Lister v Hesley Hall Ltd

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Lister v Hesley Hall Ltd
Royal Coat of Arms of the United Kingdom.svg
Court House of Lords
Decided 3 May 2001
Citation(s) [2001] UKHL 22
Vicarious liability, course of employment, close connection

Lister v Hesley Hall Ltd [2001] UKHL 22 is an English tort law case, creating a new precedent for finding where an employer is vicariously liable for the torts of their employees. Prior to this decision, it had been found that sexual abuse by employees of others could not be seen as in the course of their employment, precluding recovery from the employer.[1] The majority of the House of Lords however overruled the Court of Appeal, and these earlier decisions, establishing that the "relative closeness" connecting the tort and the nature of an individual's employment established liability.[2]


A boarding house (Axeholme House) for Wilsic Hall School, in Doncaster was opened in 1979; the principal students to live there having behavioural and emotional difficulties.[3] The claimants in the instant case had resided there between the years 1979 to 1982, being aged 12 to 15 during this time, under the care of a warden, who was in charge of maintaining discipline and the running of the house. The warden lived at the house also, with his disabled wife, and together they were the only two members of staff in the house.[4] His duties were ensuring order, in making sure the children went to bed, went to school, engaged in evening activities, and supervising other staff.[4] It had been alleged by some of the boys that the warden had sexually abused them, including inappropriate advances and taking trips alone with them. A criminal investigation took place some ten years later, resulting in the warden being sentenced to seven years imprisonment;[5] following this, the victims brought an action for personal injury against the employers, alleging they were vicariously liable.[6]


T v North Yorkshire CC, decided just two years earlier by the Court of Appeal, had found that a headmaster's sexual abuse of a child on a field trip was not within the scope of his employment, a previous criterion by which an employer could be found vicariously liable.[7] This was the view taken prior to the House of Lords appeal, but was reversed, with Lord Steyn making the leading judgment. Here, he cited a recent Canadian case,[8] which had imposed liability for intentional torts, creating a new test of 'close connection', rather than using previous formulations:

This decision is significant in the Lords' assessment of the Salmond test for vicarious liability as inadequate. The previous test had been framed as follows:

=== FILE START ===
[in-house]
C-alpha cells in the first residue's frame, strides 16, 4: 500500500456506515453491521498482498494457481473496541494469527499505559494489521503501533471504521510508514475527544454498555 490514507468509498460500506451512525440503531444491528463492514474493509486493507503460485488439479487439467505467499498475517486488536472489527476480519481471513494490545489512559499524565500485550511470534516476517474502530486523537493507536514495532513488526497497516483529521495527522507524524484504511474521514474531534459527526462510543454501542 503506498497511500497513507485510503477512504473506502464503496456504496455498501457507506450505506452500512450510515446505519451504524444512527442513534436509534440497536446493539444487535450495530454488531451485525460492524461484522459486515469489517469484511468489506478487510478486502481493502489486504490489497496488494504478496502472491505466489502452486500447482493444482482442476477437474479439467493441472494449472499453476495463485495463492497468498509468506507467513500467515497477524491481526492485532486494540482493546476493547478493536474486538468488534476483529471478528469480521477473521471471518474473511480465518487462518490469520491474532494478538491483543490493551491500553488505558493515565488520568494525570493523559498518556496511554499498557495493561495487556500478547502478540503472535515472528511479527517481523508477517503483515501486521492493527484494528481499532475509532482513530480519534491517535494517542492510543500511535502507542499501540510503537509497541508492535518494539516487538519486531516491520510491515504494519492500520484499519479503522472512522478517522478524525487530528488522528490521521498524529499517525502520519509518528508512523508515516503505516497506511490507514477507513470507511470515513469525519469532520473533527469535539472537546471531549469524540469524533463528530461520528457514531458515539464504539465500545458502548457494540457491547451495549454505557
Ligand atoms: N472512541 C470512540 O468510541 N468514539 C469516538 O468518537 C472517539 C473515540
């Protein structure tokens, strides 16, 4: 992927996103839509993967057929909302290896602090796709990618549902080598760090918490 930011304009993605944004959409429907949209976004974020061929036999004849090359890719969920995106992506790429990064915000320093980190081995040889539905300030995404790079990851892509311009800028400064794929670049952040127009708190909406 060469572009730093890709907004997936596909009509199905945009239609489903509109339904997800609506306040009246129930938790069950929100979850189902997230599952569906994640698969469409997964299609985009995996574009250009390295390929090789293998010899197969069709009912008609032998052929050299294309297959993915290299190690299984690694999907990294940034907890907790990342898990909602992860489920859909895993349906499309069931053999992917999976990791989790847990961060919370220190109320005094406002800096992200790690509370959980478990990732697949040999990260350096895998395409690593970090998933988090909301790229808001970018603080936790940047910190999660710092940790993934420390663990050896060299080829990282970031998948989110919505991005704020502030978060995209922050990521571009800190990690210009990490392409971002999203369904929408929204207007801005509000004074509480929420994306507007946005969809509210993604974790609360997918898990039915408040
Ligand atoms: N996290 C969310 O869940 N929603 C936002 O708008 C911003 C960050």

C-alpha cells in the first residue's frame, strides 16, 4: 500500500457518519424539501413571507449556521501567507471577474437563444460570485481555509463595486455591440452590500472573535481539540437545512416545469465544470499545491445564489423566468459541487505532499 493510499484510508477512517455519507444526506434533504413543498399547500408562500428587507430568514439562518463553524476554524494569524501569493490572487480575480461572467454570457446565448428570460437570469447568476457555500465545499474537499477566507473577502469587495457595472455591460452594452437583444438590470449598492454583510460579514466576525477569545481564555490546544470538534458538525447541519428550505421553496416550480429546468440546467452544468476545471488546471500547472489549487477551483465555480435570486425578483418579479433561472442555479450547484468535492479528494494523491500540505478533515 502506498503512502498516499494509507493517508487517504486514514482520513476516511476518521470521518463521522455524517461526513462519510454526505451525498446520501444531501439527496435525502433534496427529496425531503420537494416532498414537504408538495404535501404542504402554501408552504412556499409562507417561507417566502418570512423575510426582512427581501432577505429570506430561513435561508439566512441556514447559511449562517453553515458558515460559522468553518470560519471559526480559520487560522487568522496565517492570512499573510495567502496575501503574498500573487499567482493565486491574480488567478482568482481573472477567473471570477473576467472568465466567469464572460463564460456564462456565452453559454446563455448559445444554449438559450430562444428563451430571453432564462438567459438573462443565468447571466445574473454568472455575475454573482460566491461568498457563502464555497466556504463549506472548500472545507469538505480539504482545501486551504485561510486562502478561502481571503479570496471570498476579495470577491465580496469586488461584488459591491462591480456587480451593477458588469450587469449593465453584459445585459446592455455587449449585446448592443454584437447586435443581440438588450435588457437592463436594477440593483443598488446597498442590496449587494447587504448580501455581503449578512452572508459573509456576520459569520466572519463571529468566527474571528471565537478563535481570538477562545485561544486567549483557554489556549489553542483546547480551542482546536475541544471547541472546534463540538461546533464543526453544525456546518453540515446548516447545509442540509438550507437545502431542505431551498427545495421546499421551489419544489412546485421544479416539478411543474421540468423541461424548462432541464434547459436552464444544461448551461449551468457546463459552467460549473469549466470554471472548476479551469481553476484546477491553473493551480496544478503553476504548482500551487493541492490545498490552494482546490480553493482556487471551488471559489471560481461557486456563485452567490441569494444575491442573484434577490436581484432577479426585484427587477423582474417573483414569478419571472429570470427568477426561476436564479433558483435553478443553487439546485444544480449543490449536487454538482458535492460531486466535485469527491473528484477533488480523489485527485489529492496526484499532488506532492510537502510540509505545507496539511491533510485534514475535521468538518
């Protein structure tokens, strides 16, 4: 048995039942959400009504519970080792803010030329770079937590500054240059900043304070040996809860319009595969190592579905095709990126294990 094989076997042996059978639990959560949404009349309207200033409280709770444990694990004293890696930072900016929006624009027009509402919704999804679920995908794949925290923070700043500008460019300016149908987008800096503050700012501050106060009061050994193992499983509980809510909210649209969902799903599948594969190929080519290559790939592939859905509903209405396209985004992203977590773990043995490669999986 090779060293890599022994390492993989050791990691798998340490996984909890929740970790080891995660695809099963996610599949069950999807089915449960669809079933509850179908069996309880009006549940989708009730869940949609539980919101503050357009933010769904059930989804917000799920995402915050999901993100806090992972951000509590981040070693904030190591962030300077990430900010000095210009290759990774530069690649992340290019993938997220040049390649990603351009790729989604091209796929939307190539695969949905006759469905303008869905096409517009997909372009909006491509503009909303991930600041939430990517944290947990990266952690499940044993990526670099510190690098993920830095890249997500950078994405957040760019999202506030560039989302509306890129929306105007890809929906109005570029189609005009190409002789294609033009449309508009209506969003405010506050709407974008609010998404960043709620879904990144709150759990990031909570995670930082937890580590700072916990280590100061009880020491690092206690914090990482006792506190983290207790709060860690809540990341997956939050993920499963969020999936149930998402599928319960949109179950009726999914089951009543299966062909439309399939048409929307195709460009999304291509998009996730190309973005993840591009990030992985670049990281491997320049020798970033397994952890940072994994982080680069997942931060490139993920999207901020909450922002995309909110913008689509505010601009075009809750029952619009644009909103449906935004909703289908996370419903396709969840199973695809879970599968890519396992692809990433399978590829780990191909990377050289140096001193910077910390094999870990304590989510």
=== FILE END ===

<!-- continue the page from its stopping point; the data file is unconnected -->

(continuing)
(1) a wrongful act authorised by the master, or
(2) a wrongful and unauthorised mode of doing some act authorised by the master.
It is clear that the master is responsible for acts actually authorised by him: for liability would exist in this case, even if the relation between the parties was merely one of agency, and not one of service at all. But a master, as opposed to the employer of an independent contractor, is liable even for acts which he has not authorised, provided they are so connected with acts which he has authorised that they may rightly be regarded as modes-although improper modes-of doing them.
— John William Salmond's formulation of where an employer would be liable[11]

The Lords' new assessment was summarised as such:

This new test of close connection has been described as 'fairer', and of greater use to claimants.[13] Lord Clyde stated three principles in his judgment which he felt should be considered:

  • in considering the scope of the employment, a broad approach should be adopted;
  • while consideration of the time and place at which the acts occurred will always be relevant, they may not be conclusive; and
  • while the employment enables the employee to be present at a particular time and place, the opportunity of being present at particular premises whereby the employee has been able to perform the act in question does not mean that the act is necessarily within the scope of the employment.

Of importance is that the employment status of an individual cannot merely have provided the employee with an opportunity to commit a tort.[14] There must be a connection between the duties of an employee and the tort committed,[15] as restated in the subsequent case of Dubai Aluminium Co Ltd v Salaam,[16] involving deceit and theft.


Following this expansion of liability, employers have been found liable in subsequent cases for intentional torts of their employees. In Mattis v Pollock[17] vicarious liability was found where a bouncer, intent on revenge, stabbed a patron of the night club at which he worked. Dubai Aluminium Co Ltd v Salaam[16] established liability for fraud of employees, where it is outside their duties or authority to make certain representations.

See also[edit]


  1. ^ T v North Yorkshire CC [1999] IR LR 98
  2. ^ [2001] UKHL 22, at 24
  3. ^ [2001] UKHL 22, at 2
  4. ^ a b [2001] UKHL 22, at 4
  5. ^ [2001] UKHL 22, at 5
  6. ^ [2001] UKHL 22, at 6
  7. ^ Markesinis, Johnston, Deakin, p. 690
  8. ^ Bazley v Curry (1999) 174 DLR
  9. ^ Jacobi v Griffiths 174 DLR(4th) 71
  10. ^ [2001] UKHL 22, at 27-28
  11. ^ Heuston, R.E.V.; Buckley, R.A. (1996). Salmond and Heuston on the Law of Torts. Sweet & Maxwell. ISBN 0-421-53350-1., p. 443
  12. ^ [2001] UKHL 22, at 15-16
  13. ^ Levinson, p. 307
  14. ^ Markesinis, Johnston, Deakin, p. 691
  15. ^ Levinson, p. 305
  16. ^ a b Dubai Aluminium Co Ltd v Salaam [2002] UKHL 48
  17. ^ [2003] 1 WLR 2158


  • Deakin, Simon; Johnston, Angus; Markesinis, Basil (2007). Markesinis and Deakin's Tort Law. Oxford University Press. ISBN 0-19-928246-3.
  • Levinson, Justin (2005). "Vicarious liability for intentional torts". Journal of Personal Injury Law. Sweet & Maxwell (4).